Create a Makerspace for Your Kids at Home

Create a Makerspace for Your Kids at Home

Makerspaces have begun popping up in school classrooms, at libraries, and in local communities in recent years. They’ve become especially popular in science, technology, engineering, art and math (STEAM) classrooms, but they’ve been popping up in homes recently, too.

What is a makerspace?

A makerspace is a “curiosity space” for kids to build, explore, and invent with a variety of tools and supplies. These hands-on spaces ignite curiosity, innovation, critical thinking, and creativity in your future engineer, scientist, architect, surgeon, artist, etc.  

How do I create a makerspace at home?

Makerspaces can be very “high tech” with 3D printers, soldering equipment, or fabrication equipment. These makerspaces are typically found in schools or community centers like libraries or colleges. At home, though, there is no need to go so high tech. A “low-tech” makerspace is more versatile for multiple age groups. They are also much more budget-friendly and easier to manage.

Ways to ignite curiosity and creativity through making:

Once all of your supplies are gathered and organized into a space, here are some suggestions for how to ignite your child’s curiosity and creativity:

Take apart a broken appliance together: Instead of throwing away that old toaster, VCR, can opener, etc., why not take it apart with your little engineer in their makerspace and explore how the components work? Not techy? No worries, there are tons of resources available online, like howitworksdaily.com. 

Solve problems for characters in children’s books: Does your little problem-solver have some favorite children’s books? Get creative and have your child solve problems for the characters in the books they love. For example, can they create a strong wolf-proof home for the three little pigs (“The Three Little Pigs” by James Halliwell-Phillipps)? Can they help Rosie Revere design a contraption to help her Great Great Aunt Rose fly (“Rosie Revere Engineer” by Andrea Beaty)? Can they find a way to balance 10 apples on top of one another (“Ten Apples Up on Top” by Dr. Seuss)?

Solve household problems: Does your little maker have household chores they dislike? Have them discuss why they dislike the chore, and ask them to come up with a solution to make the chore more fun. For example, maybe they dislike making their bed. Ask them what kinds of solutions would make the chore easier or more enjoyable, like a prototype robot to make their bed or maybe a prototype bed that makes itself.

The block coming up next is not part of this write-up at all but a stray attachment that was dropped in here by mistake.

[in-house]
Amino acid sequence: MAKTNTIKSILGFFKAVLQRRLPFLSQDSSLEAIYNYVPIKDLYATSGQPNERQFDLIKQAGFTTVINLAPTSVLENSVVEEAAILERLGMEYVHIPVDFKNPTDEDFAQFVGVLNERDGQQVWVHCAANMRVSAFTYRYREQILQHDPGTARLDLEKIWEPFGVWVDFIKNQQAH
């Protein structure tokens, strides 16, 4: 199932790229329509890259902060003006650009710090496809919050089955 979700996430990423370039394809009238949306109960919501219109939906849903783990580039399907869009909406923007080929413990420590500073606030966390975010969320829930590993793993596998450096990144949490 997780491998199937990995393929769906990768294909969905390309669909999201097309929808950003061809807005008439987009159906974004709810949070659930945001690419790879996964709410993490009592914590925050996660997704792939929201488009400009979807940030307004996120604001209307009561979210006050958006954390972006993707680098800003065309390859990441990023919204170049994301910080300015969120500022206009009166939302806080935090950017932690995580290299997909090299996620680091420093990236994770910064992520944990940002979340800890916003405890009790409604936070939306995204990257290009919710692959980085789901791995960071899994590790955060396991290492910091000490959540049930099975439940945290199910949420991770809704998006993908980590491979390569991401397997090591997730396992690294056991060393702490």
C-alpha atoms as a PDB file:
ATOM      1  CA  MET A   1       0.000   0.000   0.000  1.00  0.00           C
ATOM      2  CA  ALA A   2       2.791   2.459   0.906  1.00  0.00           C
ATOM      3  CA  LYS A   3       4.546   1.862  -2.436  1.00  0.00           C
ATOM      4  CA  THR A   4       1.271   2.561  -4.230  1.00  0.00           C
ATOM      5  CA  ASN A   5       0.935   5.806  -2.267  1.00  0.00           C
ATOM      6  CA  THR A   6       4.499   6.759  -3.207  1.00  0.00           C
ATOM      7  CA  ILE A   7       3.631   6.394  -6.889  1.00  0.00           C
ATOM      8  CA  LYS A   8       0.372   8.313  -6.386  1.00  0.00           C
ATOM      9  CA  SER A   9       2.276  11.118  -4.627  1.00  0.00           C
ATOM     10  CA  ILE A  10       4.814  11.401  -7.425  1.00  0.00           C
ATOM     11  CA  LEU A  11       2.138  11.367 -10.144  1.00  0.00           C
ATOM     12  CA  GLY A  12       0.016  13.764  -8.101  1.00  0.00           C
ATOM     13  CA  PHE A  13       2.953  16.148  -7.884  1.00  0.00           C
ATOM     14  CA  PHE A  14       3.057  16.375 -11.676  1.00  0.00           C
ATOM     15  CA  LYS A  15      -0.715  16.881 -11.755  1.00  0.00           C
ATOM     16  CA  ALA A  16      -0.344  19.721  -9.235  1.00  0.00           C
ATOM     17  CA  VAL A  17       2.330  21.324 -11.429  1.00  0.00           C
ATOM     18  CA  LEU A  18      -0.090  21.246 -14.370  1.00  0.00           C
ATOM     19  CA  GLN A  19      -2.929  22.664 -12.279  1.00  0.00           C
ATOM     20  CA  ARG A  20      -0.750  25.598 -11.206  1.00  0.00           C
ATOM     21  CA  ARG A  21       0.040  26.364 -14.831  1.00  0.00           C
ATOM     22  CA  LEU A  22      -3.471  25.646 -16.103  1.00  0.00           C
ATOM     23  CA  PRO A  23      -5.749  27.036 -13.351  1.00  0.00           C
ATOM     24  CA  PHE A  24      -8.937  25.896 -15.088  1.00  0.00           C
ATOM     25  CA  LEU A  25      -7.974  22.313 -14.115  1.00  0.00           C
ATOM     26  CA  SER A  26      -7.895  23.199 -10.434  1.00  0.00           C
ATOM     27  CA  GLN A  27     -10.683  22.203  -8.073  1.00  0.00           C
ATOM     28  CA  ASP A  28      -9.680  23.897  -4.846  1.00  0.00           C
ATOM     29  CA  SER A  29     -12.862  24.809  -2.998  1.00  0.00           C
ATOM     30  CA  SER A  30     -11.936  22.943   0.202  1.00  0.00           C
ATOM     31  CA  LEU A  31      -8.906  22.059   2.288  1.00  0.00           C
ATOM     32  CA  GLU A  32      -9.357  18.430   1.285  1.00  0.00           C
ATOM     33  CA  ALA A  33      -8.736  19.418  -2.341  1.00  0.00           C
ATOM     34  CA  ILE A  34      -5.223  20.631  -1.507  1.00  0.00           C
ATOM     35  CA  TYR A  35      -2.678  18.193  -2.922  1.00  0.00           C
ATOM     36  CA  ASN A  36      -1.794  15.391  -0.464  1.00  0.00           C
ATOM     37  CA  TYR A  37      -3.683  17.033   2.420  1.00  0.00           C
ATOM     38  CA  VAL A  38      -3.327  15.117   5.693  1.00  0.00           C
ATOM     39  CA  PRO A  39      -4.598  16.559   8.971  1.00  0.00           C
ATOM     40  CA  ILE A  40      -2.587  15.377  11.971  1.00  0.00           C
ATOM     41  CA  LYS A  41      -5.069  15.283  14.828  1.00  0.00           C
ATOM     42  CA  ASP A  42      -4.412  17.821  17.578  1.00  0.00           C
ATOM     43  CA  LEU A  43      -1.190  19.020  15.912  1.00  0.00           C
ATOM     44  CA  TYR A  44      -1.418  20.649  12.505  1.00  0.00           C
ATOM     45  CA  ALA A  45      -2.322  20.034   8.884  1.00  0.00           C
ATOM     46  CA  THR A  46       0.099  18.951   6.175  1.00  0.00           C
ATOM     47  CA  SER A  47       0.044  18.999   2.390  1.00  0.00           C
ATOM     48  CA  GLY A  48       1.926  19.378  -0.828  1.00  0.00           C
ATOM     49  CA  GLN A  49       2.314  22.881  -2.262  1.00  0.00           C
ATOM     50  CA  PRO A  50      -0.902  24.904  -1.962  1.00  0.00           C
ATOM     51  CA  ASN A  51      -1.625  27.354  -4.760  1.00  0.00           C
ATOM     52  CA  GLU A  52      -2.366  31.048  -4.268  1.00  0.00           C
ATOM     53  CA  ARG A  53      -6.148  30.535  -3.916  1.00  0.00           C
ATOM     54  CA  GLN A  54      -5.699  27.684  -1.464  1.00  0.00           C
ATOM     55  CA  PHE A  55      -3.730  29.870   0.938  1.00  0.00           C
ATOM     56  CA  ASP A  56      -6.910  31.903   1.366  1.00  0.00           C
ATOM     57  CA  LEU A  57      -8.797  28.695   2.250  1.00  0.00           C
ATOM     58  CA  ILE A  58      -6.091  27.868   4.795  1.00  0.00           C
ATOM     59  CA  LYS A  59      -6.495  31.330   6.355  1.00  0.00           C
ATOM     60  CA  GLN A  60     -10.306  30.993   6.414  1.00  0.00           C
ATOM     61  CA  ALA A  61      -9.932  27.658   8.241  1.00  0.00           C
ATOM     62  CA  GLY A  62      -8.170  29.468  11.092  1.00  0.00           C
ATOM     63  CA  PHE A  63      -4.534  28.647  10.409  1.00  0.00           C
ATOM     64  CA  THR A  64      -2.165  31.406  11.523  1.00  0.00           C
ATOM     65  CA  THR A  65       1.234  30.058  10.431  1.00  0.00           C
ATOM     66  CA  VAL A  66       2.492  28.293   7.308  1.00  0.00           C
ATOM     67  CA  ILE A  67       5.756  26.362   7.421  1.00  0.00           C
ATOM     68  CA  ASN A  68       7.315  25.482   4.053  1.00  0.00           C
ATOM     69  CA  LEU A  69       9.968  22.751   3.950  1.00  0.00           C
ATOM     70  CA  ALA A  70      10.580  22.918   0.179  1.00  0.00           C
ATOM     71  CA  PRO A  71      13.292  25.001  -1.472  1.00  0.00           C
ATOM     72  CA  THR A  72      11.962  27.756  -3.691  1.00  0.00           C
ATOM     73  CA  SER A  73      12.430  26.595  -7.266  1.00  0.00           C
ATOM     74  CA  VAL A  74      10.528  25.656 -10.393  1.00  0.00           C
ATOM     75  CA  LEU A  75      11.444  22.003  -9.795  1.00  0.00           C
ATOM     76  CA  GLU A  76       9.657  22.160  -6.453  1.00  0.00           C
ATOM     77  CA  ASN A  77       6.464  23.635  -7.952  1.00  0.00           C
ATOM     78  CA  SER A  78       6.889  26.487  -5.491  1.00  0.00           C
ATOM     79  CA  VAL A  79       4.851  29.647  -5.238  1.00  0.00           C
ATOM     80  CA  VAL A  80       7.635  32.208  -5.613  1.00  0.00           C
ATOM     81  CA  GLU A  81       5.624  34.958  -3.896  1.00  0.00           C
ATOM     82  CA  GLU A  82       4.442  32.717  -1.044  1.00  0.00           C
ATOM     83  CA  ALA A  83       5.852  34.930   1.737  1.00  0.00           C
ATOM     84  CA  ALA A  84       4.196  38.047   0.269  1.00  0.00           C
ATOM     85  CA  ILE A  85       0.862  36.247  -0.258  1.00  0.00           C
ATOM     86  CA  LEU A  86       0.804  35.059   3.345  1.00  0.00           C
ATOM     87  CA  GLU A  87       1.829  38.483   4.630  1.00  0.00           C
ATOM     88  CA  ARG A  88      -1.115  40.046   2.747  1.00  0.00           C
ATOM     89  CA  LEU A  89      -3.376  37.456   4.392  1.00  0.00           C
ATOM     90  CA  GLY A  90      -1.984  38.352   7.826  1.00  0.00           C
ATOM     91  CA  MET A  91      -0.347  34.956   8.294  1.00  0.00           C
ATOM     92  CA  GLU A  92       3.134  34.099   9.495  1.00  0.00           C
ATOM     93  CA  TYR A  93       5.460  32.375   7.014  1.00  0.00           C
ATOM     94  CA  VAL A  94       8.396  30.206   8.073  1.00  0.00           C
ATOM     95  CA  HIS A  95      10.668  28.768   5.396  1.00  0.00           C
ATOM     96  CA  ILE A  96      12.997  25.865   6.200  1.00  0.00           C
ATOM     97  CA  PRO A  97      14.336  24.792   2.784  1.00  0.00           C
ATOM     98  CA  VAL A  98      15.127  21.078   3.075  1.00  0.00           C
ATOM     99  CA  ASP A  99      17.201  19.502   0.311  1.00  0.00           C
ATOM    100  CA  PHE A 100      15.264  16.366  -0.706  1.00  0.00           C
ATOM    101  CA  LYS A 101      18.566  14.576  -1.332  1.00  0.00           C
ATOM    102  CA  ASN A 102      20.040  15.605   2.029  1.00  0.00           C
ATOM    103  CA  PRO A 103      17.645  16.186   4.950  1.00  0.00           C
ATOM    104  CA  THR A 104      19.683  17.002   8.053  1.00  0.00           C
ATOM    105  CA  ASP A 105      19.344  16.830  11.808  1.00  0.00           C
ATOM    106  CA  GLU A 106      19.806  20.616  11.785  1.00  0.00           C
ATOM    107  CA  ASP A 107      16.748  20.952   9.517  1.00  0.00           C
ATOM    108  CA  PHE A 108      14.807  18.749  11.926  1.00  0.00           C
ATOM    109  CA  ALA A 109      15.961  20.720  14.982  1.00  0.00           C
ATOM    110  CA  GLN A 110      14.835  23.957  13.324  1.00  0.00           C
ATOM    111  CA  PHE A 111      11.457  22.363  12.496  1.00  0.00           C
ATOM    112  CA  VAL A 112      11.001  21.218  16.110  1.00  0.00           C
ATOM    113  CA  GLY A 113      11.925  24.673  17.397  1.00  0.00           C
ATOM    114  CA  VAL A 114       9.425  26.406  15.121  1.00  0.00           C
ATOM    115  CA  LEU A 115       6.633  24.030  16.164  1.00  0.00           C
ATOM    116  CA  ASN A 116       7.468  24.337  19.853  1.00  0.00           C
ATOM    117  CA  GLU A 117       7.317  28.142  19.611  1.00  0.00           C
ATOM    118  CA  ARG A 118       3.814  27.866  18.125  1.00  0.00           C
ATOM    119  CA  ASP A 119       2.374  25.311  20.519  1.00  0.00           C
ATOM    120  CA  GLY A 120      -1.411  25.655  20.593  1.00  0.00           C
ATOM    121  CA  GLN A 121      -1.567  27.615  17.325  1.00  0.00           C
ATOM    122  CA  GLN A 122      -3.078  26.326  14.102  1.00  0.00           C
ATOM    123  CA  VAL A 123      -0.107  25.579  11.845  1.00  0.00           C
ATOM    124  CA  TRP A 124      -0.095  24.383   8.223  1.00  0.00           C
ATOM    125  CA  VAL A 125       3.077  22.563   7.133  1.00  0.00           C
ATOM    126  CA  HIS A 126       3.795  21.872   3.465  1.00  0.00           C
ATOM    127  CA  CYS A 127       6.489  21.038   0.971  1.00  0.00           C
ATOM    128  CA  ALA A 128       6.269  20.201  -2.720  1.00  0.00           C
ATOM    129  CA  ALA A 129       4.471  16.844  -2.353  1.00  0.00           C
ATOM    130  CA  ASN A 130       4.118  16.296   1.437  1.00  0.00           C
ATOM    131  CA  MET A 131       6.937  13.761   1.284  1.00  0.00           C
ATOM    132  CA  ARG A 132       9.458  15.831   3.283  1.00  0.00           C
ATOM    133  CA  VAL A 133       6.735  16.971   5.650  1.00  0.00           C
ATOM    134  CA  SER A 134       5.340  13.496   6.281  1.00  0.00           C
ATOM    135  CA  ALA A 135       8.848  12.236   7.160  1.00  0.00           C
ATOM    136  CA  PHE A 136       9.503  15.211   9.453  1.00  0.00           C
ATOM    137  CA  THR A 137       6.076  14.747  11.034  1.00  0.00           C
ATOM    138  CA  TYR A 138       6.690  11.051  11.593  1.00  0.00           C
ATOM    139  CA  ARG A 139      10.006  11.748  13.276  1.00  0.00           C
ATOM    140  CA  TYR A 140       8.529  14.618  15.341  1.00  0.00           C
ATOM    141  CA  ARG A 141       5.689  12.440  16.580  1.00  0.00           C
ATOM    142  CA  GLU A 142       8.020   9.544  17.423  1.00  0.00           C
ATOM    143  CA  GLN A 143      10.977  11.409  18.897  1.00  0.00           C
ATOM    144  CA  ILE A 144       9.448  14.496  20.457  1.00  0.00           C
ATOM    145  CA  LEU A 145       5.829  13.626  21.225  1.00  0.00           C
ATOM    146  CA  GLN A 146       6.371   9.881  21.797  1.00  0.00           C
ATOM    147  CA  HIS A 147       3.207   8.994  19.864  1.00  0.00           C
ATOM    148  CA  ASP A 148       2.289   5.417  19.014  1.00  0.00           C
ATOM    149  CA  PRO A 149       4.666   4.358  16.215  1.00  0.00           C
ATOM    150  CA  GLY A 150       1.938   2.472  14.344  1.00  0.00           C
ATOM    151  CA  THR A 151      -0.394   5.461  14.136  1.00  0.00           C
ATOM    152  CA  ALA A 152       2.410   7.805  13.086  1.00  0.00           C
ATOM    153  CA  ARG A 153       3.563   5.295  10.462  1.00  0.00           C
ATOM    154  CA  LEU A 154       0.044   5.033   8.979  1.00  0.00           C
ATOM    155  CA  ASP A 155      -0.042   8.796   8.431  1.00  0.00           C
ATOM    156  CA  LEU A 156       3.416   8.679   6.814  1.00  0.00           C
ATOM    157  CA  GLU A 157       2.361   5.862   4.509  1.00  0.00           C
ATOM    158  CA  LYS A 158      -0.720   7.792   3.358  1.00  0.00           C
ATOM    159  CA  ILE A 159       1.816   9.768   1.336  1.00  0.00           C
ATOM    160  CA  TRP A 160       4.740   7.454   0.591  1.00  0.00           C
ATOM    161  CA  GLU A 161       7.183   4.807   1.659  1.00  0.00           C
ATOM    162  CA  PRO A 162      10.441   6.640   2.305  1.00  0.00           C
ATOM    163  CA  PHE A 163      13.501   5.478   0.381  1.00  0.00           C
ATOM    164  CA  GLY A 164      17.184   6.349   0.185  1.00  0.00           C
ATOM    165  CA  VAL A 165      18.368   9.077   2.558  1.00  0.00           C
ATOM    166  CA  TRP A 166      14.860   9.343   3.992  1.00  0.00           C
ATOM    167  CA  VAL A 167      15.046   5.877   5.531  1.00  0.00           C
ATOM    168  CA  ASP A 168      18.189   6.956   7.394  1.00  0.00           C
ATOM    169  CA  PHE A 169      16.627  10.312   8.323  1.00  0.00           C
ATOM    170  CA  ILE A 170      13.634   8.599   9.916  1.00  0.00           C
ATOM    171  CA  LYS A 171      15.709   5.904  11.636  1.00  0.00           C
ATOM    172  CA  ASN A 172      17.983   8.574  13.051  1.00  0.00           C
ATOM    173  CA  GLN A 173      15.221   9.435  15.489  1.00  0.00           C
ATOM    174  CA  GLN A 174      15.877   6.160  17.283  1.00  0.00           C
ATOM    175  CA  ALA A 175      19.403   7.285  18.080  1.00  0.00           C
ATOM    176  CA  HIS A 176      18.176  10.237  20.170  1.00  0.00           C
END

Develop solutions for real-world problems: If you have an older child who likes to learn about the world, perhaps you can talk about real-world problems like the fact that many people in the world don’t have clean water. Can they research the problem and develop a solution for this in their makerspace area?

Fix Broken Toys: If your little scientists are anything like mine, they are constantly testing the limits of their toys — and sometimes break them. Use this as a problem-solving opportunity for your child, and ask them to fix the toy using items from their makerspace.

Let them create whatever they want: Allow your little inventors and creators to make whatever they want with the supplies available in their makerspace. Children are naturally curious about the world around them. Watch and marvel at the ingenious, brilliant ideas that they come up with in their spaces.

  Here’s a list of suggested supplies and tools for your at-home maker space:

Category Supplies*
Adhesives Duct tape, glue gun & sticks, masking tape, Mod Podge, painters tape, Scotch Tape, spray adhesive, various glues & glue sticks
Art / 

Decorative

Brushes, cardstock, canvas, construction paper, fabric, felt, paint, pom-poms, 

stamp pad & stamps, stickers, tissue paper

Basic Tools Calculator, hammer, magnifying glass, ruler, screwdriver, wrench
Building Building block sets, cardboard, clay, craft popsicle sticks, foam sheets / board / balls, pipe cleaners, plastic drinking straws, Play-Doh, PVC pipe, toilet paper and paper towel rolls, toothpicks, wooden dowels
Cutting Hole punches, scissors
Drawing Crayons, colored pencils, erasers, graph paper, highlighters, markers, pens, pencils, 

pencil sharpener, stencils, white paper

Fastener Binder clips, fishing line, paper clips, rubber bands, string / yarn, Velcro®, zip ties 
Safety Apron, goggles, masks, rubber gloves

Kristen Antosh is the creator of momgineeringthefuture.com and a Northeast Ohio Parent blogger.

About the author

Leave a Reply

Your email address will not be published.